Captain Gibbs told me to accompany him and we rode out in front where we found Genl. Sykes with about 1200 regulars. As we rode up to the General, Captain Gibbs requested to know where he was wanted as he could not find the Chief. Syke looked around for a moment, replied, "Captain choose your own position to cover this front. I leave it to yourself'. As we turned, Gibbs said, "James, you place the left on the side of that slope, I will place the right here and you take the center. Place them about fifty yards in the rear and do not fire a shot until we are all captured".

After showing Guthrie his location and going to my own, I found the ground covered with scrub and brush which I directed them men to cut down so as to give a clear view to the front. While engaged in this, Corpl. John W. Craig said, "Lieutenant, what troops are those coming up behind us"? As there was considerable smoke and haze in the air, I could not see very clear and as the road was sunken so that nothing was to be seen but their guns and flag, which was furled up, I mistook it for an Irish Flag and I replied that it must be the 9th Mass., Col. Cass's old command, I did not look further but the head of the column swung around us and came on the regulars who did not see them until they received a volley which sent the remainder of them up to my section where they formed a support.

This was Wilcox's Division, who having driven the 3rd Corps back to the Baltimore Road, were try to find their way back to their own lines and having opened a passage through the regulars now swing out in front and not more than 70 or 80 feet from the front of our four advanced guns.

Seeing how things were, I directed my men to carry canister to the left section as the rapid fire now going on would soon exhaust the supply in the limbers, the caissons not being yet up.

As soon as our boys opened double shot canister (54, 4 oz. ball) the rebs dropped on their face behind the rocks which were here in plenty and never raised until driven out by the charge of the 9th Penna. Reserves, Col. Fisher, Commdg. When Fisher passed my guns, he became a little excited for fear that the rebs would get our front guns before he arrived, so his men fired one volley through our men by which 2 of our men, Harri'son Massie and Asa Kline were wounded. Lieutenant Guthrie yelled to him to charge or cease firing, so he advanced and drove the rebs out of their holes which ended the fight there.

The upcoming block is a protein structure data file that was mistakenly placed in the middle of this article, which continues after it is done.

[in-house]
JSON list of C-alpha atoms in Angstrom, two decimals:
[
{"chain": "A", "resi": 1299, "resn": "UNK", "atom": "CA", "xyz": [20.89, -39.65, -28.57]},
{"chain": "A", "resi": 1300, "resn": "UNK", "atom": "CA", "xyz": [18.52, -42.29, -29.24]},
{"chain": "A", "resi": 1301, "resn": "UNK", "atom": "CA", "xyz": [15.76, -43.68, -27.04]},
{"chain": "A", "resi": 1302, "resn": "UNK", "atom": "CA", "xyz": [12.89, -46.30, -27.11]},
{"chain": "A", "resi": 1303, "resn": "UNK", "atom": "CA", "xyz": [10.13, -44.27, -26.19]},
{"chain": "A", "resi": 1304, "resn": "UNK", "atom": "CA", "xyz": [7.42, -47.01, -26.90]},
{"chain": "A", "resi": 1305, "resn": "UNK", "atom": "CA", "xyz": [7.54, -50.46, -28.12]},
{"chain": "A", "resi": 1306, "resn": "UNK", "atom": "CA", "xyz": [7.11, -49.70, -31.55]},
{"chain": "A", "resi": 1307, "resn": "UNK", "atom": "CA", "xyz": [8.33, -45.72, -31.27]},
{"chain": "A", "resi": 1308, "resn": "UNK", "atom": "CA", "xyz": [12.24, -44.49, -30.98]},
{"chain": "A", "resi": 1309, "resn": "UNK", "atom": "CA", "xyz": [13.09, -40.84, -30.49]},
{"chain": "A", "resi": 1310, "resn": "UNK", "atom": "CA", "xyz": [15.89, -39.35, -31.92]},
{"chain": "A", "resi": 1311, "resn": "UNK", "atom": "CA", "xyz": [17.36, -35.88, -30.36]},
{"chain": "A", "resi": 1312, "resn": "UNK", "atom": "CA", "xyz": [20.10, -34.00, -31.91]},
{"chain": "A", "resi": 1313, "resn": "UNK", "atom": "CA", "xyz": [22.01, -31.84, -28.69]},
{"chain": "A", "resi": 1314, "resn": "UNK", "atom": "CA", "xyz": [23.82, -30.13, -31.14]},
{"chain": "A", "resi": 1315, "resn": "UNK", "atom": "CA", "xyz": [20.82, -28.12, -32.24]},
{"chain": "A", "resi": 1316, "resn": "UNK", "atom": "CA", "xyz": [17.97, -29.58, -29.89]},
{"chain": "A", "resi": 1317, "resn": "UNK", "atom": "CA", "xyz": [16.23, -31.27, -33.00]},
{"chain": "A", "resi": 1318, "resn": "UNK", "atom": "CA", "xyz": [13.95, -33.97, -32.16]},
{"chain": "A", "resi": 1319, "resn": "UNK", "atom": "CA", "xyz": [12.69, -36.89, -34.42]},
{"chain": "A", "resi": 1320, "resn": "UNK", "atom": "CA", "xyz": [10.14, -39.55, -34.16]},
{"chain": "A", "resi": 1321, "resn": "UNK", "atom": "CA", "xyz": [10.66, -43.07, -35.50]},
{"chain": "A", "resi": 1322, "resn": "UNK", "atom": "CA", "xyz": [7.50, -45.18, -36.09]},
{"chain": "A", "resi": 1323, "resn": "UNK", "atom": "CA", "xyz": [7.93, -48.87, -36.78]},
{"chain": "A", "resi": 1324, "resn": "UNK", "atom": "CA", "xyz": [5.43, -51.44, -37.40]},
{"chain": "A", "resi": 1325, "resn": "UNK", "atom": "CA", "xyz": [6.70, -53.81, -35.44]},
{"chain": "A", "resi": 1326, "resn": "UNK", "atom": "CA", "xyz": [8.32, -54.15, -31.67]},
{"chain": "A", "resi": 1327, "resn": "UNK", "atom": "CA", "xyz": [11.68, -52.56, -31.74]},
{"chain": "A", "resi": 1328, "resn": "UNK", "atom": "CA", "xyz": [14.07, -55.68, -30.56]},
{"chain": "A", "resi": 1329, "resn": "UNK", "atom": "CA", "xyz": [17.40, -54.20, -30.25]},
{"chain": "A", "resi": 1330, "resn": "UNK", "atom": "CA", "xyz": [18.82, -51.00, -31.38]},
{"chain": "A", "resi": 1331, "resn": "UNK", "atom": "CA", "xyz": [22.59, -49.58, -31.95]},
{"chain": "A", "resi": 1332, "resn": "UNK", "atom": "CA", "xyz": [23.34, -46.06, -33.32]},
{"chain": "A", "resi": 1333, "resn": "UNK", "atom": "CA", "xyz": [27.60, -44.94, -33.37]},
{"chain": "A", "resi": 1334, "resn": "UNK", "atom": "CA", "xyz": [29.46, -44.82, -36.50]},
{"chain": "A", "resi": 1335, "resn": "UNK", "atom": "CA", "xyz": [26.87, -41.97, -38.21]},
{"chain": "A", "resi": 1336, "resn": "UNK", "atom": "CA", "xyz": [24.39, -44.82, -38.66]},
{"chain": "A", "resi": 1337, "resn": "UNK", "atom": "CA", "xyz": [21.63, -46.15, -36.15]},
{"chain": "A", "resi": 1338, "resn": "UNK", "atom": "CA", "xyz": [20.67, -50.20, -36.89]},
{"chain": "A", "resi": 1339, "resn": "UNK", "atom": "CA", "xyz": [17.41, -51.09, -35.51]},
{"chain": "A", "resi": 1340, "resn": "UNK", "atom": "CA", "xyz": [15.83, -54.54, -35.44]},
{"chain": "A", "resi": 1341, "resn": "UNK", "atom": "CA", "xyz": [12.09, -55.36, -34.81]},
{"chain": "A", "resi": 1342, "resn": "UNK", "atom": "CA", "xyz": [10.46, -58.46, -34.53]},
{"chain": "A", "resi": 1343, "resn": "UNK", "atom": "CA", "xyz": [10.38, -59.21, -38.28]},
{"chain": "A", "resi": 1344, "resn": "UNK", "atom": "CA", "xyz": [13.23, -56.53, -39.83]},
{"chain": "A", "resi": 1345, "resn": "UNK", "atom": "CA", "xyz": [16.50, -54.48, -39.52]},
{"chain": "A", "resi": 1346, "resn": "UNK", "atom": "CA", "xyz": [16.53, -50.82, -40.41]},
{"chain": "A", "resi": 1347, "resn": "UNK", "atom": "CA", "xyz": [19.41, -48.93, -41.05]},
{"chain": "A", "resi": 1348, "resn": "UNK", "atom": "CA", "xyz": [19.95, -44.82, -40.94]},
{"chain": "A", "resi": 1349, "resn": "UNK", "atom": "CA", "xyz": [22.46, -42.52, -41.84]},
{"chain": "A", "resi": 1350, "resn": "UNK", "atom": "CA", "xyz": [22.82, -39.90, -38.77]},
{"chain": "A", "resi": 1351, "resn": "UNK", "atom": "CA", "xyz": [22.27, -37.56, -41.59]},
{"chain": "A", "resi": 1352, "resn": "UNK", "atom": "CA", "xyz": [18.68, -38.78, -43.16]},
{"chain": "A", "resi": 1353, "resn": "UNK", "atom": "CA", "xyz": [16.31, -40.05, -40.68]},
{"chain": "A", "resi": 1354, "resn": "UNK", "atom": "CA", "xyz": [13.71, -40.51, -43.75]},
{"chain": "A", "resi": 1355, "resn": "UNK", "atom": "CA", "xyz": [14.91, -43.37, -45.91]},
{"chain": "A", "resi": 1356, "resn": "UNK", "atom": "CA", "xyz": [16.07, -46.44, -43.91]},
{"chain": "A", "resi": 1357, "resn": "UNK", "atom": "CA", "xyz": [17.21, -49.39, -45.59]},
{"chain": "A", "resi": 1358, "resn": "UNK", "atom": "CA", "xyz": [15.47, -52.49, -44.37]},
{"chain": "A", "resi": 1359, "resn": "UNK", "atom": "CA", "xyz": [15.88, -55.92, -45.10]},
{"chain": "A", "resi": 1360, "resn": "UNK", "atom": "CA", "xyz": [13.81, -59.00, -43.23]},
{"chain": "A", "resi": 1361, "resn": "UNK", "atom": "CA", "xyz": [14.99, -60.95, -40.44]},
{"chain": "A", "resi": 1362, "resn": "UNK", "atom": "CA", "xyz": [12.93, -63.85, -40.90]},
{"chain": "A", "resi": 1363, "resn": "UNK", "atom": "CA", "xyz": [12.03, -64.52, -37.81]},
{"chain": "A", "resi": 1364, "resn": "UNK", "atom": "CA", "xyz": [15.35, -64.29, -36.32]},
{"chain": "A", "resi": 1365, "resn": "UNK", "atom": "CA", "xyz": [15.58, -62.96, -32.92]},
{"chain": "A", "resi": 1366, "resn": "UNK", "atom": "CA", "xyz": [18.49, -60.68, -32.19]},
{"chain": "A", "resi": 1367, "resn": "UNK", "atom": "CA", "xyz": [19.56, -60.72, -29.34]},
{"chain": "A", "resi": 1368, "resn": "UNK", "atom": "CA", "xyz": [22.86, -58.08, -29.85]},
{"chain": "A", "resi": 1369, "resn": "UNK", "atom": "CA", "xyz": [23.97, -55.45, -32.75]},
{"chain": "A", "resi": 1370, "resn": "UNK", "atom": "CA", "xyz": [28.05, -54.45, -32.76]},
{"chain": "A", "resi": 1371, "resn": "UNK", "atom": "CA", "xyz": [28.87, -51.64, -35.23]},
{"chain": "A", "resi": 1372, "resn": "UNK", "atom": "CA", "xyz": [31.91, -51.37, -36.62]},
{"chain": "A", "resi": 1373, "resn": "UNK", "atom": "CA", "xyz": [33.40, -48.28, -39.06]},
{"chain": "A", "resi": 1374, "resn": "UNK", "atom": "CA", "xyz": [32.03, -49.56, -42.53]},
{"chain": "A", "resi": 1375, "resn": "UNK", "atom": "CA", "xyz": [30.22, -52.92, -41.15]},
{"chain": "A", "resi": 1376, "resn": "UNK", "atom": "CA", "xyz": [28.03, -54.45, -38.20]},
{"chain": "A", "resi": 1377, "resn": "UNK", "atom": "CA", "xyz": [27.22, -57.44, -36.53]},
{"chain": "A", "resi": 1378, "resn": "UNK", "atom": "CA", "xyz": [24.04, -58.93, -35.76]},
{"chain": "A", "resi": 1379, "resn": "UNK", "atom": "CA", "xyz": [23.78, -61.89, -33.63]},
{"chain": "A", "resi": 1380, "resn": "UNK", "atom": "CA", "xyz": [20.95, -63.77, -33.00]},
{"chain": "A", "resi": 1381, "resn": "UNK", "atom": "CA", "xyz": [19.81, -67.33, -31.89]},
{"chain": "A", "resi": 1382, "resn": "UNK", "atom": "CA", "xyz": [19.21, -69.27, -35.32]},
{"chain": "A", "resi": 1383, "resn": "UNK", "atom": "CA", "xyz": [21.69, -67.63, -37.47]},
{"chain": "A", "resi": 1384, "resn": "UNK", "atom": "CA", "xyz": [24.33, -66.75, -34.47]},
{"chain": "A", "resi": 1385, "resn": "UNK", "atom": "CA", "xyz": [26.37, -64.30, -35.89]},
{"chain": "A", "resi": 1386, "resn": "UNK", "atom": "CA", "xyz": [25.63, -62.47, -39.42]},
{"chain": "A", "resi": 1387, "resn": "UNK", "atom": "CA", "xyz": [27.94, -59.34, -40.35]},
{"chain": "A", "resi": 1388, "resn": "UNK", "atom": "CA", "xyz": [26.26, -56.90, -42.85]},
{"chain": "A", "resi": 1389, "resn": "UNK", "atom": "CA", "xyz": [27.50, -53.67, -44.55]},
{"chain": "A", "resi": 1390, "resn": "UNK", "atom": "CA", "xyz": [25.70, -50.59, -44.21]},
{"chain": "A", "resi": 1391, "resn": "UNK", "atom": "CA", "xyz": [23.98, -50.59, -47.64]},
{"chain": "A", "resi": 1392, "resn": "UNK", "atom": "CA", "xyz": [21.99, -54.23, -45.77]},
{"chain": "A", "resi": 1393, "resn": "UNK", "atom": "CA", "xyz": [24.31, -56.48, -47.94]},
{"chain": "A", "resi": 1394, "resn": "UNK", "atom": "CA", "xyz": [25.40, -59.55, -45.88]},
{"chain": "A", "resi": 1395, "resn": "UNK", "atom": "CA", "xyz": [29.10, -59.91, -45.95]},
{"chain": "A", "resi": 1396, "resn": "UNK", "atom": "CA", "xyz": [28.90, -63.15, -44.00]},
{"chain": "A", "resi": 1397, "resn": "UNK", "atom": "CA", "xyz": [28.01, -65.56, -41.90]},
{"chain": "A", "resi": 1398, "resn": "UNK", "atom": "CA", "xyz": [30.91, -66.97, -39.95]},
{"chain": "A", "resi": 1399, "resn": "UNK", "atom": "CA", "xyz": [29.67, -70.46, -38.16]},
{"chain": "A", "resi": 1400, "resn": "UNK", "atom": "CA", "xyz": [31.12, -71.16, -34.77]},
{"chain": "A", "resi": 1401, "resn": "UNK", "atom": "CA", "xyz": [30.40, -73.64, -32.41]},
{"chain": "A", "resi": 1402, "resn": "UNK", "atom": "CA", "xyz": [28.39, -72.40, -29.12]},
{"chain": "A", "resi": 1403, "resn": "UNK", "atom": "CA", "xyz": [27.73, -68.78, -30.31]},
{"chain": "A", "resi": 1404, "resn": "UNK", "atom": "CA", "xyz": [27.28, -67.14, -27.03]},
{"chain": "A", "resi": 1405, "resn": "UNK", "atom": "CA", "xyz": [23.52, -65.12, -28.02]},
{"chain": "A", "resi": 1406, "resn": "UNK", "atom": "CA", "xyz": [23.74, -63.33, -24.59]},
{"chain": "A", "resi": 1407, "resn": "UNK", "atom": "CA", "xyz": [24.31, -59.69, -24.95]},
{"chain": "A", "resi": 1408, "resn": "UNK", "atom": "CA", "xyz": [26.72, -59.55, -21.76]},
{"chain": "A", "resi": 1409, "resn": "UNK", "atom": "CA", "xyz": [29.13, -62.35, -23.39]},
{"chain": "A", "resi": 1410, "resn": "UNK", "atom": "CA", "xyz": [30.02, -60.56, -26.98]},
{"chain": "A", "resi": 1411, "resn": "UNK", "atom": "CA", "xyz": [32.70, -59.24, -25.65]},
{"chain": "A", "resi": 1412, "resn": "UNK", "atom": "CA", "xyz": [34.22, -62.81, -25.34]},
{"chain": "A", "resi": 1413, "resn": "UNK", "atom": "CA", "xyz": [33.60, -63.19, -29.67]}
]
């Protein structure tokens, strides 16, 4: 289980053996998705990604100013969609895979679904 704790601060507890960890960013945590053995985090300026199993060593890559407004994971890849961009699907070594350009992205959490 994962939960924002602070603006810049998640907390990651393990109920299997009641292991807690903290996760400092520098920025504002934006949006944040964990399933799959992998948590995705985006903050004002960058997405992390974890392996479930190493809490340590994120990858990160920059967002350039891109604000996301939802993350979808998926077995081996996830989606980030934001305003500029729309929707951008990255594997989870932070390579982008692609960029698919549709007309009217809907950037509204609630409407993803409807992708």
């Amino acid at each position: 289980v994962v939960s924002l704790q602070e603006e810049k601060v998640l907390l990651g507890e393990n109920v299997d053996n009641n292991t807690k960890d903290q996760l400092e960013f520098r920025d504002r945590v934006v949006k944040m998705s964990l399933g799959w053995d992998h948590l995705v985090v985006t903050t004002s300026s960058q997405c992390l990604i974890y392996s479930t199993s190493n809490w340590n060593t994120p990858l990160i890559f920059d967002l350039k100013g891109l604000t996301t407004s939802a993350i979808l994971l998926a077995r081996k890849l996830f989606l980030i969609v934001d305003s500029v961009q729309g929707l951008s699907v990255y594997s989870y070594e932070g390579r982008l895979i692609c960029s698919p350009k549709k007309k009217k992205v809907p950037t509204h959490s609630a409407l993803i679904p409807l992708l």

When Fisher charged, I looked back for the first time and found 6 lines of battle in the rear of my guns The Sixth Corps had arrived and Genl. Sedgwich was standing between the two' guns. When I saluted him he remarked that we had got work and done splendid by holding the ground against such a force. An opinion which our Corps Commander. Genl. Sykes, corroborated that night by sending for Gibbs and told him he should have the credit of saving that Part of the line in his official report. Our General did not allow an Army correspondent in this Corps. He wanted only a wax officer record.

We could only use the 3 guns as one of the right sections could not be fired on account of the rocks around it caused hot recoil and jumped straight up, but we fired 90 rounds of canister in that little fight and although under fire of shot and shell and bullet, all the next day we took no active part but lay there to meet a charge which we never received after that.